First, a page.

Rock icon Mick Jagger gave the governor of Illinois a shout out for signing a bill to legalize marijuana on Tuesday.
At a Rolling Stones show in Chicago, frontman Jagger welcomed Gov. J.B. Pritzker (D), who earlier that day held a signing ceremony to celebrate the legalization feat, fulfilling a key campaign promise.
The initial concert greeting for the governor was met with a mix of applause and groans—but the crowd let out an even louder cheer after the singer brought up cannabis.
Here's vid of @MickJagger reminiscing about the Double Door, expressing confidence in @chicagosmayor and sharing the news to happy Stones fans that @GovPritzker today legalized weed in Illinois.
So yeah, the @RollingStones are up on Chicago's current events. pic.twitter.com/QM2dWycDj7
— Amanda Vinicky (@AmandaVinicky) June 26, 2019
“I’d like to welcome Governor Pritzker, who today just legalized cannabis in Illinois,” Jagger said. “So you’re all going to light up legally next January.”
Jagger says Lightfoot and Pritzker are here. Then says Pritzker today “just legalized cannabis” starting in January.
“Some of you may have jumped the gun.” pic.twitter.com/4LJe3cJFBL
— John O'Neill (@jrichardoneill) June 26, 2019
“Some of you may have jumped the gun,” he joked.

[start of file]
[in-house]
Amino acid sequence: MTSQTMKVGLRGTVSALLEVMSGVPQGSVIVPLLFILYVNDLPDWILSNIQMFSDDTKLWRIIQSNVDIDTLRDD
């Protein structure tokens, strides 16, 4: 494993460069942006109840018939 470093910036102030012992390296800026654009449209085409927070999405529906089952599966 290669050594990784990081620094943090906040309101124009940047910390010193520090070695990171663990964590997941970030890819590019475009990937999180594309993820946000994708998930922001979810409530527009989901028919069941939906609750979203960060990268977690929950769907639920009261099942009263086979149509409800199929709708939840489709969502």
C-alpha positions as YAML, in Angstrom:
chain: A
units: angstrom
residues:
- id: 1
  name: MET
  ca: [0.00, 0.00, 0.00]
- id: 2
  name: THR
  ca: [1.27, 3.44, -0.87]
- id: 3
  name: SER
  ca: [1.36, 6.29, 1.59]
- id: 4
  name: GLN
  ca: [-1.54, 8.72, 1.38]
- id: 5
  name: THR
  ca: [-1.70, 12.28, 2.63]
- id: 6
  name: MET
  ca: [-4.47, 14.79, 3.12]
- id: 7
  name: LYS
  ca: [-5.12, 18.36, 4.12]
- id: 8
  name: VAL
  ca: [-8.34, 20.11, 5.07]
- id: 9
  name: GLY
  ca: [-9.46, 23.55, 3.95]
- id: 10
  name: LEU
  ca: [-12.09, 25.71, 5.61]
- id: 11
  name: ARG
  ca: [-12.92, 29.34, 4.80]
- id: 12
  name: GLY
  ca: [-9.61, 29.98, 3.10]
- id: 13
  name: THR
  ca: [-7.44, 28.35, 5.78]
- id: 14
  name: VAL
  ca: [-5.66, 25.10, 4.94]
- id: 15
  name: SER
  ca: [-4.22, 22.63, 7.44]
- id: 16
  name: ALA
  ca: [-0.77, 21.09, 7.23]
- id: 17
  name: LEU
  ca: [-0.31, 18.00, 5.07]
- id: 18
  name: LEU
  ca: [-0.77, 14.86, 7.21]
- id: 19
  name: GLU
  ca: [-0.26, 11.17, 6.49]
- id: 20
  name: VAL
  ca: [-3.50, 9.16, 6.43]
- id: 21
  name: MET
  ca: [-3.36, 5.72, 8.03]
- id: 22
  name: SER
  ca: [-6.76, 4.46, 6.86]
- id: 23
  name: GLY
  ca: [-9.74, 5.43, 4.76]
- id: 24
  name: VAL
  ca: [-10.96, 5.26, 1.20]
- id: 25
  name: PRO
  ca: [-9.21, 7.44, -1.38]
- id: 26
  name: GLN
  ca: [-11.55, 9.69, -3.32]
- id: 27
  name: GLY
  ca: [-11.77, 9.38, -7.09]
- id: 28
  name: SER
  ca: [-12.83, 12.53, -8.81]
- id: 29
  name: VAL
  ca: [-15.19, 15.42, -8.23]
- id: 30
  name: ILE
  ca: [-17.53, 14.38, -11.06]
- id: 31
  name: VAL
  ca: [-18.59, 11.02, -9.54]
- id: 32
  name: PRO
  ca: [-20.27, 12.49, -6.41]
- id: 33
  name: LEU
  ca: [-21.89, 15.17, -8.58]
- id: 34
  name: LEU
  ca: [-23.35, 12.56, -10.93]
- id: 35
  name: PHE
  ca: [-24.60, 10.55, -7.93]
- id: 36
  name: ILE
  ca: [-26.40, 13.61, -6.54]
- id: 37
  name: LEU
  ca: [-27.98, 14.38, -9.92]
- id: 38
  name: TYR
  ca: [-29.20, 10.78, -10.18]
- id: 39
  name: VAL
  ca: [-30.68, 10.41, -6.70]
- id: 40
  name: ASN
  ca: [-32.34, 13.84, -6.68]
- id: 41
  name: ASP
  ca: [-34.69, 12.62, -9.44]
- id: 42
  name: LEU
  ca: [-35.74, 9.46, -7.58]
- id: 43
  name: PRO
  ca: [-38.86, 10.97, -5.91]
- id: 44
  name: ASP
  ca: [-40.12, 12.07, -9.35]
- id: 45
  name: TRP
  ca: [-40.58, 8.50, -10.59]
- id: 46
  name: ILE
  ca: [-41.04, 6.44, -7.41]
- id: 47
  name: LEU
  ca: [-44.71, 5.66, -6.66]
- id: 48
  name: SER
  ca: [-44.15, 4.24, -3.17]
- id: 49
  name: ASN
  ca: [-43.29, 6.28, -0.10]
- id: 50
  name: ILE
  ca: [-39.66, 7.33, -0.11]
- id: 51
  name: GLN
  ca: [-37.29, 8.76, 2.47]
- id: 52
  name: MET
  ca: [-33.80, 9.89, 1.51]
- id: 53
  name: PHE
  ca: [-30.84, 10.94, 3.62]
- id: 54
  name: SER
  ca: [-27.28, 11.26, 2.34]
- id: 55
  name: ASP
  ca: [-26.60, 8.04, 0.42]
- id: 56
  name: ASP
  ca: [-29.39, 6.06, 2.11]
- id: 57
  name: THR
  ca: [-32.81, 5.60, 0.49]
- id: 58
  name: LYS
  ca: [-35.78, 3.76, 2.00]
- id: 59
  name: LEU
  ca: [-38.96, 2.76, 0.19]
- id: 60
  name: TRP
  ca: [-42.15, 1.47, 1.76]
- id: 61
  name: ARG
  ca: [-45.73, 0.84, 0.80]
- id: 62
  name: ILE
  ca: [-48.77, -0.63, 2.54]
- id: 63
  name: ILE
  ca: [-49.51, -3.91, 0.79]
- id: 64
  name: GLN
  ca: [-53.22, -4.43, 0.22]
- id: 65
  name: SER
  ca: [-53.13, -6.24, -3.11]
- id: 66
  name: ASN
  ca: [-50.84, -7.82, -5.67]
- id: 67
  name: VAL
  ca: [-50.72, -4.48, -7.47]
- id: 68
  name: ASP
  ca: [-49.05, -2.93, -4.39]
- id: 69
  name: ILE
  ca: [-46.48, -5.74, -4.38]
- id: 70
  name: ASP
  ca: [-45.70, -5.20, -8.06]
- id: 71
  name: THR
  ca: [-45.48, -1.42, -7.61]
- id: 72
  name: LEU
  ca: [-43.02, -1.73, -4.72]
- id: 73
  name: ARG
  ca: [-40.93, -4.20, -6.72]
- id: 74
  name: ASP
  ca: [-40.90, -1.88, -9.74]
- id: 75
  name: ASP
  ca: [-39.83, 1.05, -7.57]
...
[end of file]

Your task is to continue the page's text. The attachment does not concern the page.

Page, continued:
The anti-establishment rocker isn’t especially outspoken about cannabis reform, though in 2010 he did propose legalizing all drugs on a U.K. island as a trial to see if it would mitigate violence.
And he apparently did his homework ahead of Tuesday’s concert if he not only knew that Pritzker signed the legislation hours earlier but also that the law is set to take effect in January.
The legalization program will allow adults 21 and older to possess, consume and purchase certain amounts of cannabis for licensed retailers.
But it wasn’t the commercial side of the bill that got the most attention at the signing ceremony. Rather, the legislation’s sponsors and supporters went to great lengths to discuss its social equity provisions, which include automatic expungements for certain marijuana convictions and $30 million for a low-interest loan program to encourage those from communities disproportionately impacted by prohibition to participate in the legal market.
Pritzker and others at the event said Illinois’s program will become a “model” for other states that opt to pursue legalization.
Photo courtesy of Max Pixel.